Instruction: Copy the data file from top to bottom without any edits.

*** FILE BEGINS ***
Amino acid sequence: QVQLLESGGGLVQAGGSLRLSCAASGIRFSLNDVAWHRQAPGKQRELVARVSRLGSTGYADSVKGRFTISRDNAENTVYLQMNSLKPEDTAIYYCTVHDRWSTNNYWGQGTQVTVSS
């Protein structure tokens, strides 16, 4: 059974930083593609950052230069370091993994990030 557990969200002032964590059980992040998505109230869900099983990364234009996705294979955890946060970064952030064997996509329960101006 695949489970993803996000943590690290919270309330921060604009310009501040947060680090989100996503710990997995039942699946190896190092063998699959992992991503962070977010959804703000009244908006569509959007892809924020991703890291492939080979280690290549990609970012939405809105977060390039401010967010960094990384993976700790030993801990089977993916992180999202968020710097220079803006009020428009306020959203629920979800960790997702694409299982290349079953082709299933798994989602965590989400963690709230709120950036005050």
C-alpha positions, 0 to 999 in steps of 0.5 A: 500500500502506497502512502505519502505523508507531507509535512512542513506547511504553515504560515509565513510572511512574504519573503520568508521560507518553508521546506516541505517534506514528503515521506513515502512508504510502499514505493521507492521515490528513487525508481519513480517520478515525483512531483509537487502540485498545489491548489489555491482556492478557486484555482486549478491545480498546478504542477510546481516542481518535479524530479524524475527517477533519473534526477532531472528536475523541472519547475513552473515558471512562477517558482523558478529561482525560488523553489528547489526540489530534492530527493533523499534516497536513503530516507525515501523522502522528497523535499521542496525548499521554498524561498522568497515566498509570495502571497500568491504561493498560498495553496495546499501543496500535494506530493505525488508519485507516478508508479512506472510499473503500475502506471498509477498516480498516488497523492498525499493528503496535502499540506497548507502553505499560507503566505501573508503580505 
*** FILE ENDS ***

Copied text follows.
Amino acid sequence: QVQLLESGGGLVQAGGSLRLSCAASGIRFSLNDVAWHRQAPGKQRELVARVSRLGSTGYADSVKGRFTISRDNAENTVYLQMNSLKPEDTAIYYCTVHDRWSTNNYWGQGTQVTVSS
């Protein structure tokens, strides 16, 4: 059974930083593609950052230069370091993994990030 557990969200002032964590059980992040998505109230869900099983990364234009996705294979955890946060970064952030064997996509329960101006 695949489970993803996000943590690290919270309330921060604009310009501040947060680090989100996503710990997995039942699946190896190092063998699959992992991503962070977010959804703000009244908006569509959007892809924020991703890291492939080979280690290549990609970012939405809105977060390039401010967010960094990384993976700790030993801990089977993916992180999202968020710097220079803006009020428009306020959203629920979800960790997702694409299982290349079953082709299933798994989602965590989400963690709230709120950036005050």
C-alpha positions, 0 to 999 in steps of 0.5 A: 500500500502506497502512502505519502505523508507531507509535512512542513506547511504553515504560515509565513510572511512574504519573503520568508521560507518553508521546506516541505517534506514528503515521506513515502512508504510502499514505493521507492521515490528513487525508481519513480517520478515525483512531483509537487502540485498545489491548489489555491482556492478557486484555482486549478491545480498546478504542477510546481516542481518535479524530479524524475527517477533519473534526477532531472528536475523541472519547475513552473515558471512562477517558482523558478529561482525560488523553489528547489526540489530534492530527493533523499534516497536513503530516507525515501523522502522528497523535499521542496525548499521554498524561498522568497515566498509570495502571497500568491504561493498560498495553496495546499501543496500535494506530493505525488508519485507516478508508479512506472510499473503500475502506471498509477498516480498516488497523492498525499493528503496535502499540506497548507502553505499560507503566505501573508503580505 